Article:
Sixth. Form. These two words fill me with a sense of dread and panic that I’ve never once faced in my eighteen years of walking this earth. If you live outside of the United Kingdom these two words will be foreign to you, so I shall explain. Sixth form are two years of education for students between the ages of sixteen and eighteen, where we partake in advanced level education. We focus on passions of ours and expand our knowledge in those areas in the hopes, for most students, that we’ll end up at university. It’s taken me a while to write this blog post, partly out of fear of revisiting two of the most difficult years of my life but also because I didn’t have any words that could sum up my experience at sixth form. I have the words now, I am ready to share now. This is an extremely long blog post, so I’d suggest sitting down with a cup of tea and a snack, so you can settle in for the ride. I also want to warn people that there are sensitive subjects dealt with in this blog post such as depression and suicide, along with a whole other realm of mental health problems.
Education is always something that has always excited me, learning is something I wouldn’t be able to live without. When the prospect of sixth form became apparent on my radar I was ready, I was ready to move schools as quickly as possible and mature both in terms of me as a person but also in terms of my education levels. Deciding on what I was going to study at sixth form was not something I struggled with at all so checking the boxes for English Literature, English Language and History wasn’t difficult. This has always been part of the problem, I thought I was so ready for what sixth form had to give me that when I realised what sixth form really entailed I became overwhelmed. It was so much more that what I had been told. My first week at sixth form was perfect…until it really wasn’t. This was for personal reasons that I’ve never spoken about and probably will never speak about, it opens a can of worms that I’ve supressed so hard that it would inevitably be like opening Pandora’s Box.
It became quite apparent to me quite quickly that I was deeply struggling with the social aspect of moving schools. I felt like I was intruding on the secured friendships that people had made of five years. I felt like everything that came out of my mouth sounded ridiculously stupid. I felt like I was a swan; on the outside, for the most part, I looked calm and collected but under the water I was drowning. This very quickly began to show in all aspects of my life; my school work was nowhere near the standard that it needed to be, every social occasion that I attended I felt out of place and talking to both family and friends about how I was feeling became increasingly difficult. However, I stayed silent for months and months, pretending that I was just tired when I was exhausted physically, mentally and emotionally. I had nothing left to give, until one day I broke. There was one of my friends stood outside of the sixth form with me before lessons had even started watching me break my heart crying telling her in a room full of people I felt completely and utterly alone. That conversation was one of the hardest I’ve ever had but I do honestly believe it saved my life, as dramatic as that sounds.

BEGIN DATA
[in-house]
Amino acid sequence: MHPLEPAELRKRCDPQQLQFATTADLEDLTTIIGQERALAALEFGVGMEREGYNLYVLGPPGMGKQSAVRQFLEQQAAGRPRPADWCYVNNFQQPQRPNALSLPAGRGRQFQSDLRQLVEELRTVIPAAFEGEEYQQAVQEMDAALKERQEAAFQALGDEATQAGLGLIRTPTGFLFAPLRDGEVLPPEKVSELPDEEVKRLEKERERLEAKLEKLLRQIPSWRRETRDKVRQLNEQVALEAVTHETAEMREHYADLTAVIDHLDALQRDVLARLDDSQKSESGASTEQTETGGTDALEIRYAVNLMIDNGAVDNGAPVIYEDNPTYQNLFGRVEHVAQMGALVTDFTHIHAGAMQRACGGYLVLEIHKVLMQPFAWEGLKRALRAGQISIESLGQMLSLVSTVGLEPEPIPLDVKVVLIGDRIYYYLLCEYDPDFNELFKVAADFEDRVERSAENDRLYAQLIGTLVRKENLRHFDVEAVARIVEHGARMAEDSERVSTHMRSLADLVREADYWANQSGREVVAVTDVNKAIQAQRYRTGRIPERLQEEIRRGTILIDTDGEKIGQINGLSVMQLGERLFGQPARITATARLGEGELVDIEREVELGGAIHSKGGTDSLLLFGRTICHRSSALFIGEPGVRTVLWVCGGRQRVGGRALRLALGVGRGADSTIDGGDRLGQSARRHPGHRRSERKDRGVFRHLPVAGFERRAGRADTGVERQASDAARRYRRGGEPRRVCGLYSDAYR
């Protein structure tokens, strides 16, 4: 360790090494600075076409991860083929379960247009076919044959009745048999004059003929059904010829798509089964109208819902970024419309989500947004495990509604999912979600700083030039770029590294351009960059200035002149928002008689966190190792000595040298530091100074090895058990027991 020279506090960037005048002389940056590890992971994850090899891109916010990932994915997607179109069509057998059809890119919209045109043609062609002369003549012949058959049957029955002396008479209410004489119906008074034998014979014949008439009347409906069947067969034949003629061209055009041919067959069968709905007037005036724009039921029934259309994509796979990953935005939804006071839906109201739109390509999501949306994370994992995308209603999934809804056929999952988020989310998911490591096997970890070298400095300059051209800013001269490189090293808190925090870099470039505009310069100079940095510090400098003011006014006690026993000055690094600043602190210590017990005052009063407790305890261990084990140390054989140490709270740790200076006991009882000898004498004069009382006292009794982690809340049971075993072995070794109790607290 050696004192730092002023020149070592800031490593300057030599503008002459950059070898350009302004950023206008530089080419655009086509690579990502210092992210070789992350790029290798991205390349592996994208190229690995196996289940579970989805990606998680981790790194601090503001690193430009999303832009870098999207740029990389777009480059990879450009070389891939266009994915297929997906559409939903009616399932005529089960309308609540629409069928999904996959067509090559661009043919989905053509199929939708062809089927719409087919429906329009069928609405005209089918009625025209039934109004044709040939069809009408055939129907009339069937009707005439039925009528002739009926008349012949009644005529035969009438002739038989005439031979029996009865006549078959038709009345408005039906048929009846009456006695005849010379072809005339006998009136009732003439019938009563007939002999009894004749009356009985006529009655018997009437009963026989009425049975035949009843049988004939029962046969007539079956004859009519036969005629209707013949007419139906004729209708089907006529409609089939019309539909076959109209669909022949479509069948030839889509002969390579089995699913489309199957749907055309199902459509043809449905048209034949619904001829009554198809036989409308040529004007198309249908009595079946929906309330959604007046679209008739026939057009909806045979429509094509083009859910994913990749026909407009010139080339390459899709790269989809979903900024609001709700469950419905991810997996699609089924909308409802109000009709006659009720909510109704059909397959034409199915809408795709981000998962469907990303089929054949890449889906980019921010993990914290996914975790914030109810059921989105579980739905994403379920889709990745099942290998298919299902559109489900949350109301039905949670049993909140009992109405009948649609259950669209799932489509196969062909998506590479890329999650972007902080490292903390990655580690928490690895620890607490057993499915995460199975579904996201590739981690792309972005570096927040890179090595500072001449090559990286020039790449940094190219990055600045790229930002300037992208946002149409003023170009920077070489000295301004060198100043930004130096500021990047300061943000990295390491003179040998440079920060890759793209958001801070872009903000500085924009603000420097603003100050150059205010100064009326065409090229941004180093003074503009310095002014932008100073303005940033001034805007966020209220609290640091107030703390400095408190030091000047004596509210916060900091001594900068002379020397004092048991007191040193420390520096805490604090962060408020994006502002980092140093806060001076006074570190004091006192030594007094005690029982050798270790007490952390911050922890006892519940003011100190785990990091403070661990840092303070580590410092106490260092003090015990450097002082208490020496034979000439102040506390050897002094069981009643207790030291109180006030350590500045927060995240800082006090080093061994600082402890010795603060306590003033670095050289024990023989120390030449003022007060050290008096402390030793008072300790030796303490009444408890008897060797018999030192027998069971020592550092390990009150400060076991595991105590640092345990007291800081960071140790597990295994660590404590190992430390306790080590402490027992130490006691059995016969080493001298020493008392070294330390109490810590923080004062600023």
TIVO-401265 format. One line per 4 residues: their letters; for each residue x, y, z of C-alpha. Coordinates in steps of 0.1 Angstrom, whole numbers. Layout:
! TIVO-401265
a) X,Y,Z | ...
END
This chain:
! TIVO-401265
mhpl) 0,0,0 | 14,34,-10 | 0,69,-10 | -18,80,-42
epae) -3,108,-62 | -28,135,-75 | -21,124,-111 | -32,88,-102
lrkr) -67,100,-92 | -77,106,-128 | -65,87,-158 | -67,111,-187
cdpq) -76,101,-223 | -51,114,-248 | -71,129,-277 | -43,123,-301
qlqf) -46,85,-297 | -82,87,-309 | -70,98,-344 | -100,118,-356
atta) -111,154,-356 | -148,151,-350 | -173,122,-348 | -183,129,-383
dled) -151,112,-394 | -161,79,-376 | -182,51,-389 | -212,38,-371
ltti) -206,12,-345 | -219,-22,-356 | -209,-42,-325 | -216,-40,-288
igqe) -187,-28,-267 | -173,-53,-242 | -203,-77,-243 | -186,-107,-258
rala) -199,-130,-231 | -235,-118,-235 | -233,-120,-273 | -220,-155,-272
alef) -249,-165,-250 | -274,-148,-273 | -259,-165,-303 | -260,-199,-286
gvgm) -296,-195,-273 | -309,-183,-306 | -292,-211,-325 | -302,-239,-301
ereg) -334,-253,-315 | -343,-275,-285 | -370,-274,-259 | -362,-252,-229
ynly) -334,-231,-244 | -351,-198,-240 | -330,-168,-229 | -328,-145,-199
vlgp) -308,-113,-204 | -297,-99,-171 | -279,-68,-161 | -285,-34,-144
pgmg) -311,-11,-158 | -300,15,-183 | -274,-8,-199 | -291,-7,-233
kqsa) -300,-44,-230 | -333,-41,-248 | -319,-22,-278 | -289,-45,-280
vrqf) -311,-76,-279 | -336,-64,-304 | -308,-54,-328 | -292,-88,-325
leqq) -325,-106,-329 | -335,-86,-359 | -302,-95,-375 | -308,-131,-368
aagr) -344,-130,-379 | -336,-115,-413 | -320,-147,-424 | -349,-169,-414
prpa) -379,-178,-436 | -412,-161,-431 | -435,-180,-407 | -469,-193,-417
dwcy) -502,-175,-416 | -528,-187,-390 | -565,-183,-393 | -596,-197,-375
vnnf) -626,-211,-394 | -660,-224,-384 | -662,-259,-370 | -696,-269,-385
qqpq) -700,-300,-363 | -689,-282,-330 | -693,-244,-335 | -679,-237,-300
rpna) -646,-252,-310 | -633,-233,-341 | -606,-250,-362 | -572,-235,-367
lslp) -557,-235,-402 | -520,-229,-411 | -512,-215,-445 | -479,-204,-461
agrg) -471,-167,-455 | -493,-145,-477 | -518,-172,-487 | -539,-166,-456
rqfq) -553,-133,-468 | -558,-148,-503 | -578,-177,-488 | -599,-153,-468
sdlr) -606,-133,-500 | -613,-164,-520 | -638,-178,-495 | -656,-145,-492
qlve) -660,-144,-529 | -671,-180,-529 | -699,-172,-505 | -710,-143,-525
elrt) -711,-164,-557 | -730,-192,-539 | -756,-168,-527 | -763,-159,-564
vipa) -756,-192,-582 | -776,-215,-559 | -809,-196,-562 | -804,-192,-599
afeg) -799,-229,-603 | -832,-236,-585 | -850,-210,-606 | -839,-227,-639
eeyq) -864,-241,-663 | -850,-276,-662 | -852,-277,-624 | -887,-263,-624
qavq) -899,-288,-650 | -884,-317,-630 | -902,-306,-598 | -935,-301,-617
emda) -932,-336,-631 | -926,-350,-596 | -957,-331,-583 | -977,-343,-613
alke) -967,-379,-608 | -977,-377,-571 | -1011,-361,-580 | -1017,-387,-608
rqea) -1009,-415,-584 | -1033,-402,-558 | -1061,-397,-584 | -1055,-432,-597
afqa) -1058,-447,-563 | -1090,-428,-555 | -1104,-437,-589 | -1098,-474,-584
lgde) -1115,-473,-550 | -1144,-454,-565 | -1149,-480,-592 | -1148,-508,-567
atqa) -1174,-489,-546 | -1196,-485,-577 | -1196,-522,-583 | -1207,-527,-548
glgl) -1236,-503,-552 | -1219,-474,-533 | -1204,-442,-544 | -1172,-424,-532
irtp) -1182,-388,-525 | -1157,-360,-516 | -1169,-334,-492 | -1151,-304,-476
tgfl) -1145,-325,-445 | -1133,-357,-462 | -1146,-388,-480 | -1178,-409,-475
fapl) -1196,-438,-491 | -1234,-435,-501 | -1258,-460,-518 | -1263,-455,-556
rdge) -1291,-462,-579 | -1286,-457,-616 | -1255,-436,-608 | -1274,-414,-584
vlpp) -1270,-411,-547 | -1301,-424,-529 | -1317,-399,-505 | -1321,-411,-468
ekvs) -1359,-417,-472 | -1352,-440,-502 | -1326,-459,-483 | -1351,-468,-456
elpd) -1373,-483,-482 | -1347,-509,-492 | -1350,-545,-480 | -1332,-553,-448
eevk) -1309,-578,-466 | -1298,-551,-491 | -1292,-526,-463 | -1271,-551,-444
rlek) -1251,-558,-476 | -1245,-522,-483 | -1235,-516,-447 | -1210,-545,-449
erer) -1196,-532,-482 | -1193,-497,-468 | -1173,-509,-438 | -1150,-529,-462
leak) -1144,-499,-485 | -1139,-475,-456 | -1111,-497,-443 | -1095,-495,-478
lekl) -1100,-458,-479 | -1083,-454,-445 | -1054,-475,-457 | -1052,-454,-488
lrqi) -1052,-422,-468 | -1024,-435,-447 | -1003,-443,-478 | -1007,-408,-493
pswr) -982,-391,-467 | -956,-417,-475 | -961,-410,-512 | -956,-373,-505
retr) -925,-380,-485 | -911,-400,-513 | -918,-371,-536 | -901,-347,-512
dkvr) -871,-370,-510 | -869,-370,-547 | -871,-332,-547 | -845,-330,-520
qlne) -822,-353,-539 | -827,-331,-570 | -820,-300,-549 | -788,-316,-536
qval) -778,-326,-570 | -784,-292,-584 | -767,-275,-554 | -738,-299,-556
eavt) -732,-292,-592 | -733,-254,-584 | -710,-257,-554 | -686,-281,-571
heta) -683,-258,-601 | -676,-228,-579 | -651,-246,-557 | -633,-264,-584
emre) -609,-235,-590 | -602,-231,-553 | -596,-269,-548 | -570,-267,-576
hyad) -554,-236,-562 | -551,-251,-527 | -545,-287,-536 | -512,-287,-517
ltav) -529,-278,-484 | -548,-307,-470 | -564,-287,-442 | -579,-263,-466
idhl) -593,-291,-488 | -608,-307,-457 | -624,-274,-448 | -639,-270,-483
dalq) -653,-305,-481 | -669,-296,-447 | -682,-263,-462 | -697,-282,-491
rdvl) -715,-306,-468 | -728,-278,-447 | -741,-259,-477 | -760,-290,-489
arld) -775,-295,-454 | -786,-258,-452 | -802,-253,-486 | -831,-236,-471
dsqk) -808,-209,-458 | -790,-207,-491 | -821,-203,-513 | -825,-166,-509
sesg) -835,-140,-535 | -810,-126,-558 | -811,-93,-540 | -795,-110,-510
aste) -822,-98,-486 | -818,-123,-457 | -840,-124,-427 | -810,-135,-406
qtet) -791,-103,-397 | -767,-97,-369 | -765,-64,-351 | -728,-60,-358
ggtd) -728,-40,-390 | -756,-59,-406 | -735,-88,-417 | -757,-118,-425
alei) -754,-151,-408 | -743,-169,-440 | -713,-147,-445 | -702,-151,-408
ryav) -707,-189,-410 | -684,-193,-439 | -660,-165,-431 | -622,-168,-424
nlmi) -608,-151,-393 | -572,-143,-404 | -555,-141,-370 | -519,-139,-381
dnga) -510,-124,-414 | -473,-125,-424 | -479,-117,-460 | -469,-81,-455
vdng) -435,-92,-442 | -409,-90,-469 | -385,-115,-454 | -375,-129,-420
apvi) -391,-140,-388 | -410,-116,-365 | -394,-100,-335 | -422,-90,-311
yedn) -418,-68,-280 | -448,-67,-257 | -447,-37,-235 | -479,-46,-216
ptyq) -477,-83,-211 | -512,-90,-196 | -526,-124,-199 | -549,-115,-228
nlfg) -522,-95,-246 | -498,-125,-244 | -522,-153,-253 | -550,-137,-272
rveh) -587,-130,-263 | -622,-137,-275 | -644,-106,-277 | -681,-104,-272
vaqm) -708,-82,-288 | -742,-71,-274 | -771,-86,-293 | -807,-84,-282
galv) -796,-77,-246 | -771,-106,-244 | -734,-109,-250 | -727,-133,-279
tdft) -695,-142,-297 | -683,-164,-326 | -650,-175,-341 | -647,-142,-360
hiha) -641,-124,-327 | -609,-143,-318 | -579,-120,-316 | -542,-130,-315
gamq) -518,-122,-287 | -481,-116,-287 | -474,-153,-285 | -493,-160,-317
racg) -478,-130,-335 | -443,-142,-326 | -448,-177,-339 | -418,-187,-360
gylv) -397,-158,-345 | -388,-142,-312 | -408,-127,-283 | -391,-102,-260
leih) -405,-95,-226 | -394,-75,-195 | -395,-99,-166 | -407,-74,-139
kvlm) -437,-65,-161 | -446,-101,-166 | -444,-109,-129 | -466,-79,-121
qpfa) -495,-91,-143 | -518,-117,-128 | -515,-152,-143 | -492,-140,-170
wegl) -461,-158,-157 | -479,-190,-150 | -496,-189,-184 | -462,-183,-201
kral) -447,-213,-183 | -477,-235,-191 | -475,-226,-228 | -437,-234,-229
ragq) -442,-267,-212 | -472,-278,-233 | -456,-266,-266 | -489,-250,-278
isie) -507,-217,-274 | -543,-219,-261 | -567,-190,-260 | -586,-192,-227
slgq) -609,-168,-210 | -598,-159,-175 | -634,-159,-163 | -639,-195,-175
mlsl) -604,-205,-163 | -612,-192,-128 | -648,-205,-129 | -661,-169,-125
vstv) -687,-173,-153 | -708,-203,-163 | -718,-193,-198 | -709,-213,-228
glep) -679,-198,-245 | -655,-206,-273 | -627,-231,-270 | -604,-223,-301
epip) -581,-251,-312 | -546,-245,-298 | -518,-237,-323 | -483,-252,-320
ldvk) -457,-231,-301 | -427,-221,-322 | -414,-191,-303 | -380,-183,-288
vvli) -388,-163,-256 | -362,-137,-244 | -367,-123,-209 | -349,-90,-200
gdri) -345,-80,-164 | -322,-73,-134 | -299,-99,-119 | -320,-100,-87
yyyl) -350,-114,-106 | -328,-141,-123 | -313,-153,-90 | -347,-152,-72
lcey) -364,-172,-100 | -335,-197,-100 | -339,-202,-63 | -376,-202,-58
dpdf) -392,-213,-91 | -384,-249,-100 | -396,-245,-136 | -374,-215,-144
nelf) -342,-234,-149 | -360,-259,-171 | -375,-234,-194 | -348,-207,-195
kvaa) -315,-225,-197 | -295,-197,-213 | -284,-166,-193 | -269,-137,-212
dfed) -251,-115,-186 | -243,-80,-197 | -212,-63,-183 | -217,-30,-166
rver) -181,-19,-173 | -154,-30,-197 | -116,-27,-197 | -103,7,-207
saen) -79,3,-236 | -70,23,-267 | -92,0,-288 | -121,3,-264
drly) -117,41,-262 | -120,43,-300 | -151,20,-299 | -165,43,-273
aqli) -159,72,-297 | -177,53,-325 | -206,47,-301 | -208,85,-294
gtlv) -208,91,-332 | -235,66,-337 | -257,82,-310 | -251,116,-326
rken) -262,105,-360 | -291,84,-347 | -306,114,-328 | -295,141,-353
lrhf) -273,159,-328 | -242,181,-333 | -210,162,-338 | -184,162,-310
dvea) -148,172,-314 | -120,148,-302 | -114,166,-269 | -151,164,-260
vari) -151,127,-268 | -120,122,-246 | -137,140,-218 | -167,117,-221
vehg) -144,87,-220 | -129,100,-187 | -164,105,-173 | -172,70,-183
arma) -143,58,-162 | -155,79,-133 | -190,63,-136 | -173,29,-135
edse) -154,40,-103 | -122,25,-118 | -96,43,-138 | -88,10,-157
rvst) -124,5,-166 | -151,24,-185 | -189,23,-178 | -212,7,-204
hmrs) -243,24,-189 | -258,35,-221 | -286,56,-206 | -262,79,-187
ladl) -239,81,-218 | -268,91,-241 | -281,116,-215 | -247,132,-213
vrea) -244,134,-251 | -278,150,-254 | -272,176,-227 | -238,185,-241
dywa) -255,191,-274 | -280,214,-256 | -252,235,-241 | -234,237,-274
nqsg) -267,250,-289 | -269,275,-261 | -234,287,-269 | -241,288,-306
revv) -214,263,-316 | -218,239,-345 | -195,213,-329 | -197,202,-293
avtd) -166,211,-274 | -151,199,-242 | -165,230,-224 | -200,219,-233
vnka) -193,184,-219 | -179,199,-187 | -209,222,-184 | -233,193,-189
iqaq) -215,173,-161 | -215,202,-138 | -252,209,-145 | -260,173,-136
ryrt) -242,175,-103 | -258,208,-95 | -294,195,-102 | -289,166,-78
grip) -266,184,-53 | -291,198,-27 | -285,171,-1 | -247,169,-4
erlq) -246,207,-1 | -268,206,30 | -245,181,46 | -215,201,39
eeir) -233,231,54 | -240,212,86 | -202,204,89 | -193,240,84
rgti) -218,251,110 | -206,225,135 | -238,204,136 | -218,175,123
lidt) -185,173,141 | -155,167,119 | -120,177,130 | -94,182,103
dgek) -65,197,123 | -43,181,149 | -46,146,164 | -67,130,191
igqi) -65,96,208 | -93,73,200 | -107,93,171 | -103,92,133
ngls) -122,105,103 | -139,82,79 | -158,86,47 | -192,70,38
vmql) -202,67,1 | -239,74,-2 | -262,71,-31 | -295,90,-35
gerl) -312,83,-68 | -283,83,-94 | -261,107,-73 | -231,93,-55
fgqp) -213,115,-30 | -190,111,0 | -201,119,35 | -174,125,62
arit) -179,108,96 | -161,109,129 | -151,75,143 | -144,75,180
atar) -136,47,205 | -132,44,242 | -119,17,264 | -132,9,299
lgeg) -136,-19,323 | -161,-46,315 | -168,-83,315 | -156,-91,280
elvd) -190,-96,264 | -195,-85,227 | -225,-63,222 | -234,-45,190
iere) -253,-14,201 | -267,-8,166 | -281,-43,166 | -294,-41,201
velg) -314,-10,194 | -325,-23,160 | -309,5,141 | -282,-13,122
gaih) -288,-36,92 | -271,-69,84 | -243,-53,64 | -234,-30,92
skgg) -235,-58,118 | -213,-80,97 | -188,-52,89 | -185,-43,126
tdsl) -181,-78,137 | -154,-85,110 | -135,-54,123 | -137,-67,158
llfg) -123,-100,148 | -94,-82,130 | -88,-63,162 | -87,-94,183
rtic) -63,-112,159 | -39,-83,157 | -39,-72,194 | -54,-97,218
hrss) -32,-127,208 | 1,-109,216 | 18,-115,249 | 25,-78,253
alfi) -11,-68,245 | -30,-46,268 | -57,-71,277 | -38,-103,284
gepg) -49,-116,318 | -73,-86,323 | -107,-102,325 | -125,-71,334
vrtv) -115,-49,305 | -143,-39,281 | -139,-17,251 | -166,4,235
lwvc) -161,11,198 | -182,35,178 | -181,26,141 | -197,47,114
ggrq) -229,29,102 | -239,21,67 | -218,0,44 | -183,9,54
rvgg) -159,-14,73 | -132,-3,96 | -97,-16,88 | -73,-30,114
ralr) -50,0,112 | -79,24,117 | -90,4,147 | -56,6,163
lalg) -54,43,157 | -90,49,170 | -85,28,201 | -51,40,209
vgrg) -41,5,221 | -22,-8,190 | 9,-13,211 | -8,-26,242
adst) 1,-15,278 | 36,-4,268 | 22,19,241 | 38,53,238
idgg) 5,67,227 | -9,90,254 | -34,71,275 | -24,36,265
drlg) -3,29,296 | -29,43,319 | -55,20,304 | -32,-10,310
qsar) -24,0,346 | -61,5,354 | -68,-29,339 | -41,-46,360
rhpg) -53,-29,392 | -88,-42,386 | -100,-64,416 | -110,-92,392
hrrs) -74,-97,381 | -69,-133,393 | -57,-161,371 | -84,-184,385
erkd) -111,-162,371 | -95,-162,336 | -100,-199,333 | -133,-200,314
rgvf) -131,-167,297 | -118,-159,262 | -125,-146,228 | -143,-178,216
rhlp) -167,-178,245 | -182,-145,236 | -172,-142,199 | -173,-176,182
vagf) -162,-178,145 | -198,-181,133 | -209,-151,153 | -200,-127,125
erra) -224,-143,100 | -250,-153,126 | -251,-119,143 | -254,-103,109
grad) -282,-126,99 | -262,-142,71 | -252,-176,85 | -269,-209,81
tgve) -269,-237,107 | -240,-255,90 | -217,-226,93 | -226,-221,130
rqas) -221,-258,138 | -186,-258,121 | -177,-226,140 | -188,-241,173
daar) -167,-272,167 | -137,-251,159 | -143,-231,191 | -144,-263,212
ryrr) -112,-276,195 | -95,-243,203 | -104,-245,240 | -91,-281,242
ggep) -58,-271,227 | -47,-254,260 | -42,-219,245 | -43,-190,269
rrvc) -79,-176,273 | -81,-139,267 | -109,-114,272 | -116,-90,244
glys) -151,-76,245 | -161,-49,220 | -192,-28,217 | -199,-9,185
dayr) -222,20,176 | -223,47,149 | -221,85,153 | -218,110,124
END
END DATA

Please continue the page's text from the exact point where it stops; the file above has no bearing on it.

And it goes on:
March 2017, the 16th to be precise, I was diagnosed with depression and anxiety disorder with suicidal ideation. Even though I think it’s always been expressed on my social media platforms that these are issues that I deal with I’ve never written that sentence. There are tears in my eyes as I write that sentence for the pure fact that sometimes I give myself a lot of grief for not being able to live the same carefree lives that others do, however, there’s a valid reason for it and I shouldn’t be ashamed to talk about it. This is probably the main reason that I’ve never properly spoken about my experience at sixth form; because I’ve been afraid of admitting this fact to myself, but I think that the person that I’ve grown into has realised that these problems aren’t going to get easier if I don’t speak about them.
This was a problem throughout most of my time at sixth form after my diagnosis. Speaking to people was an idea that I thought was ridiculous, because I knew what the problem was I believed that I could deal with it myself. Inevitably this didn’t work, and I fell out with my best friend over this because I refused to tell her that I was okay when it was obvious. Although at the time I cried and cried and cried and cried over this argument, in the long run its helped unbelievable amounts. Our friendship is stronger because I feel comfortable telling her about my problems and she helped me realise that people do care about how I’m feeling. During my last year at sixth form I took comfort in speaking not only to my best friend but one of my teachers about how I was feeling. Speaking to people is something that I still find difficult and probably always will, however, I really do recommend trying to find a small handful, maybe even just one person, that you feel comfortable talking to. This was difficult for me at first, I know that it is for a lot of people with mental health issues, but after I started opening up to people I realised my sixth form experience did change slightly.